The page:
HelloRob uses GitHub Classroom to create, submit, and test code. Your assignments will be stored as a GitHub repository under your course’s GitHub organization. The repository will be private, meaning that your code will not be visible to your classmates or anyone else on the internet. You and the course staff (and your teammates, for group assignments) will have access to your code.
You can learn how to use GitHub in our GitHub tutorial.
Accepting an Assigment
To accept a new assignment, your instructor will provide you a GitHub Classroom assignment link. Each assignment will be configured with template code and sometimes tests. You can read more about tests in the next section.
When you click the link, you will see a page that looks like this. Click “Accept this assignment”.
Team Assignments: If this assignment is done in teams, you will be asked to create or join a team. Make sure you follow your instructor’s guidelines for naming the team. The first person will create a new team. The nest teammate(s) should then join the team.
Once the assignment is accepted, you will see a page that looks like this. Wait a moment and then refresh the page.
When your assignment is ready, you will see a page that looks like this. Click on the blue link to access your new repository.
You’re ready to start coding! Your newly created repo will have any template code in it to get you started. You can get the link to your repo to clone it from the green “Code” dropdown.
Make sure that you push any of the code you have written to this repo for your projects in this course. This will make sure staff can access it and give you a grade! You can review the GitHub tutorial for help with this.
Next, see how to see if your code passes the autograder tests!
Some assignments will have autograder tests built in, which will help you test whether your code is working and which your instructors will use to grade your code.
Instructors might have more test cases that are hidden from you. The autograder tests passing does not guarantee your grade!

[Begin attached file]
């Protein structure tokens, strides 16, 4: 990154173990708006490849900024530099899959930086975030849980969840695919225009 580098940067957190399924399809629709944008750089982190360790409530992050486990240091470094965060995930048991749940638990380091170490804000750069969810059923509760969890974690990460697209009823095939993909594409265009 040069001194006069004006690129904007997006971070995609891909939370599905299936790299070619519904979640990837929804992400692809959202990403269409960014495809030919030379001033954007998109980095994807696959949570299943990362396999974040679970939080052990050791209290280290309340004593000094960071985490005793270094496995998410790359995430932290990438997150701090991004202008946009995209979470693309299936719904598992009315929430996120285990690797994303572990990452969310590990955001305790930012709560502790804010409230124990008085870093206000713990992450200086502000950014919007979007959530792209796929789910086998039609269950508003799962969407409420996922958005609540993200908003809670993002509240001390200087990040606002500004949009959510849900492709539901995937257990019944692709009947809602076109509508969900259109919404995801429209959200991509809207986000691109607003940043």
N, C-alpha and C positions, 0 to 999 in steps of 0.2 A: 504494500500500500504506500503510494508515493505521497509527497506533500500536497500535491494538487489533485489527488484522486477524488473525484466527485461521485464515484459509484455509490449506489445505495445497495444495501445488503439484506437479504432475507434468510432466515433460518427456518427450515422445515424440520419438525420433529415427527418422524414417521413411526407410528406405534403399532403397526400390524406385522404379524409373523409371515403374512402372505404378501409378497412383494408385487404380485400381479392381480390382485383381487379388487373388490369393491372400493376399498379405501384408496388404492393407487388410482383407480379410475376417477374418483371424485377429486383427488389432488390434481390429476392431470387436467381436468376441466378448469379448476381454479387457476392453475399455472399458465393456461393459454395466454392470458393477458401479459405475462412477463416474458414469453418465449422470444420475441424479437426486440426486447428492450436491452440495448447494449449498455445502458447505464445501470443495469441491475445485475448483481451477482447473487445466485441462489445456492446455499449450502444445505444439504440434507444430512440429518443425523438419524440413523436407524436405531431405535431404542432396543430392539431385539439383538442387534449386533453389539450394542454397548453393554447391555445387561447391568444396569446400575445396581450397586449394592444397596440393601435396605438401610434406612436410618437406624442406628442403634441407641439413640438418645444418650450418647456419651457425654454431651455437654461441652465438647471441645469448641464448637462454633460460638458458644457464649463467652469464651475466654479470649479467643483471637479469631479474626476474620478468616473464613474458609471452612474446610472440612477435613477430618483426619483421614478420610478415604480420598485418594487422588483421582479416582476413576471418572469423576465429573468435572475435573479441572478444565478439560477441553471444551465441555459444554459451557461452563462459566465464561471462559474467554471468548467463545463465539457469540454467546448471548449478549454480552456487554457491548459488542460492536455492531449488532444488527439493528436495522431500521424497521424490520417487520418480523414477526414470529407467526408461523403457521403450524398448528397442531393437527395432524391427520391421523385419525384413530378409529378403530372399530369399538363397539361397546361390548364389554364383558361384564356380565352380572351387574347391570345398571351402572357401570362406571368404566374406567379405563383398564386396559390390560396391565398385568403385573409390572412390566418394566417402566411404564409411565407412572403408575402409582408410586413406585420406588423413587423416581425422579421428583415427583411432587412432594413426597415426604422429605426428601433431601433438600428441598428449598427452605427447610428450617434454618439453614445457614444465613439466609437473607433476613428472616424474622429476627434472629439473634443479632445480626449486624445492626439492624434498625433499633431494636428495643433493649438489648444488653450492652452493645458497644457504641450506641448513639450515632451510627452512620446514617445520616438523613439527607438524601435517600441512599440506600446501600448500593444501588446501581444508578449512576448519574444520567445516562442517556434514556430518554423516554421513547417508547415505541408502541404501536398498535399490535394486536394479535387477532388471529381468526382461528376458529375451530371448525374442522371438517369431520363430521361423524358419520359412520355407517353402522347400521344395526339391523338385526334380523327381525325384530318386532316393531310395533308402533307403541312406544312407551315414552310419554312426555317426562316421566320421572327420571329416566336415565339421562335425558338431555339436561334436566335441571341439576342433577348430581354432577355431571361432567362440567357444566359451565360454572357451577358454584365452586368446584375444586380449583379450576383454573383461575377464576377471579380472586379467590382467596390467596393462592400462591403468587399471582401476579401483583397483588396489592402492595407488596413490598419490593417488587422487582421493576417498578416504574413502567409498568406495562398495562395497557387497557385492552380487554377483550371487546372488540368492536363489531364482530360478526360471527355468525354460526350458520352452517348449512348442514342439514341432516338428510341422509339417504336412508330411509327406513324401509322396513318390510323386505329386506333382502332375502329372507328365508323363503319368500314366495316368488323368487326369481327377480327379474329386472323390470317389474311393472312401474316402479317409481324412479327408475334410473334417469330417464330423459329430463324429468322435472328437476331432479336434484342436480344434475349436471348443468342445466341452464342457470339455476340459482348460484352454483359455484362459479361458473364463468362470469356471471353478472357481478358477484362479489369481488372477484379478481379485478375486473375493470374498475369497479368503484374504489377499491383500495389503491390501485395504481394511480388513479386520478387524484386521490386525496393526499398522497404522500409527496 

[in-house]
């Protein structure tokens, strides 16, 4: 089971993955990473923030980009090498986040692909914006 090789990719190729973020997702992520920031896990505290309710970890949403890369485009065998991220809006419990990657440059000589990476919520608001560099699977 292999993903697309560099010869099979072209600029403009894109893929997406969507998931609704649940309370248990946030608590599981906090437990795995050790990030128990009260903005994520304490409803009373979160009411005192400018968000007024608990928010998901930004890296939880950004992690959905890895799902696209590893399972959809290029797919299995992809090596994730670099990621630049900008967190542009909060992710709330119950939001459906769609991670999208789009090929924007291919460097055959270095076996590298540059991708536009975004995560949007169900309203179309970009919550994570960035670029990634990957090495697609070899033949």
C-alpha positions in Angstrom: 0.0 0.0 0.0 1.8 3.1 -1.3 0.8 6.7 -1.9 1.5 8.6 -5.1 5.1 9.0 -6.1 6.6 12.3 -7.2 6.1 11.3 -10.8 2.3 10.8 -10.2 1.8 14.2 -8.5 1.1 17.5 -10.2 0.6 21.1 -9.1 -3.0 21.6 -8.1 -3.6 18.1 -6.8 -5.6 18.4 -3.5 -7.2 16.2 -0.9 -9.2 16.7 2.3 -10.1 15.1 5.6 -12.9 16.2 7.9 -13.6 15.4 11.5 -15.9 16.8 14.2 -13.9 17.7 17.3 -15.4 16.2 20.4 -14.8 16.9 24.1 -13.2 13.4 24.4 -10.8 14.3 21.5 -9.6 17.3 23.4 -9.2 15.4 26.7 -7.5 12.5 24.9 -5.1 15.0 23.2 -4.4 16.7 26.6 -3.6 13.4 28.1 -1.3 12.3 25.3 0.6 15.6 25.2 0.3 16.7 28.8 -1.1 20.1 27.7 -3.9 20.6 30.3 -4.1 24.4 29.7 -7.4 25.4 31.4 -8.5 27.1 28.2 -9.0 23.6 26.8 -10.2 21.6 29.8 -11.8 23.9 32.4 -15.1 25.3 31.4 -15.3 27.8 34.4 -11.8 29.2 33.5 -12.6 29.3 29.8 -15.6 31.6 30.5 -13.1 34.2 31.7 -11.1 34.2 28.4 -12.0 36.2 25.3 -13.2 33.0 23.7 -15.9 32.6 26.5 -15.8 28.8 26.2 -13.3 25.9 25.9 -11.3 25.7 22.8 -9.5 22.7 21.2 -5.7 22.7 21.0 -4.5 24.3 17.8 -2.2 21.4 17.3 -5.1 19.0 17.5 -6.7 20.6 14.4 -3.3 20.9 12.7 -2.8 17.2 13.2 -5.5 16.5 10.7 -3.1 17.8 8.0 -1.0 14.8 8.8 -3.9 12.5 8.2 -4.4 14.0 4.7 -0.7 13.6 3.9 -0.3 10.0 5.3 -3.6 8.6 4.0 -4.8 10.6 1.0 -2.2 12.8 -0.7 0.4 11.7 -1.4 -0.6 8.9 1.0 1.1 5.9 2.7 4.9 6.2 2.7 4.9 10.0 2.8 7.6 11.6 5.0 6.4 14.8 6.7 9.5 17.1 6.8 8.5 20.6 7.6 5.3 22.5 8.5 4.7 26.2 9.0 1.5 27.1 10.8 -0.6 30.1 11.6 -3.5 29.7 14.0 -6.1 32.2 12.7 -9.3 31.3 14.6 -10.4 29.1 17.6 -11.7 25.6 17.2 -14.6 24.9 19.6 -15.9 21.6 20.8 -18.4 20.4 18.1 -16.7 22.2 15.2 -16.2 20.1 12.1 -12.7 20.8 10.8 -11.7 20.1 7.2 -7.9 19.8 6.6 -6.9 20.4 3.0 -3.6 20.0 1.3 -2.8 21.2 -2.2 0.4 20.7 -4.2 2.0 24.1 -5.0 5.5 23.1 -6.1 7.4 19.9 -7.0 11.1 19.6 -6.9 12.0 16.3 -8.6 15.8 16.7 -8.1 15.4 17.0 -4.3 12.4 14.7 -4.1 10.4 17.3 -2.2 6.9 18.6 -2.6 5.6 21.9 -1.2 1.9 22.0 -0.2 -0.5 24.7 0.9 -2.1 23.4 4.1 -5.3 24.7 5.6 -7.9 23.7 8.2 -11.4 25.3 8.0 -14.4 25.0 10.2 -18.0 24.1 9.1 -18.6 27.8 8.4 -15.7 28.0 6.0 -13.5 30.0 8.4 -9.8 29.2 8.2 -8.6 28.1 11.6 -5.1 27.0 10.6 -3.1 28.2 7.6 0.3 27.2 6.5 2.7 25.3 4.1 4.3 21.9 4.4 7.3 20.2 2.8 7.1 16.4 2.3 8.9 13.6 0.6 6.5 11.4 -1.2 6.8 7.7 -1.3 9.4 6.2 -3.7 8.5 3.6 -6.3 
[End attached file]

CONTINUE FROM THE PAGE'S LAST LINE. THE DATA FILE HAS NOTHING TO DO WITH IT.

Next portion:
In GitHub Classroom, the autograder is configured to run every time you push code to your repository. If you don’t know how to push code to GitHub, review the GitHub tutorial.
A workflow for working on an assignment might look like this:
- Clone the code onto your computer.
- Write your code (follow the instructions carefully!).
- Test your code locally, by compiling and running it to make sure it works as described in the instructions.
- When you think you have it working (or partially working), push your changes to GitHub.
- Check the autograder results.
- If the autograder tests fail, return to 2.
Autograder Test Results
When you push, you will see an orange dot beside your latest commit, which indicates that the tests are running.
After a few minutes, the icon will update (you may need to refresh the page). If you see a green checkmark , the tests passed!
If you see a red X , some or all of the tests failed.
Note: You will see the red X if any test fails, even if some are passing. If you are working on a repo with multiple parts (for example, checkpoint repos with multiple checkpoints in them), you will have to look at the test details to see whether the part you were working on passed. Read on to learn how!
Viewing Test Details
To see the detailed results, click on the test status symbol beside the latest commit ( or ) and select “Details”.
You can look at the output of all the tests under the GitHub Action that ran the tests, accessible by clicking the test symbol as above, or from the “Actions” menu. Below, you can see that some tests passed. For example, the subtraction test passed because the code correctly computed and displayed the sequence
5-9=-4 (note the symbol beside that test name).
It looks like the “Multiplication” test is failing (note the symbol). The code said that
1.2*4=5.2! The output may be a bit hard to read at first, because the output appears on the same line. Ignore the
%0A symbol at the end. That represents the new line printed out after the equation.
Looks like we are adding instead of multiplying for the
* operator… Now, let’s correct it and commit and push the updated code.
The tests passed! You can look at the output and see what tests were run. The multiplication test is succeeding now!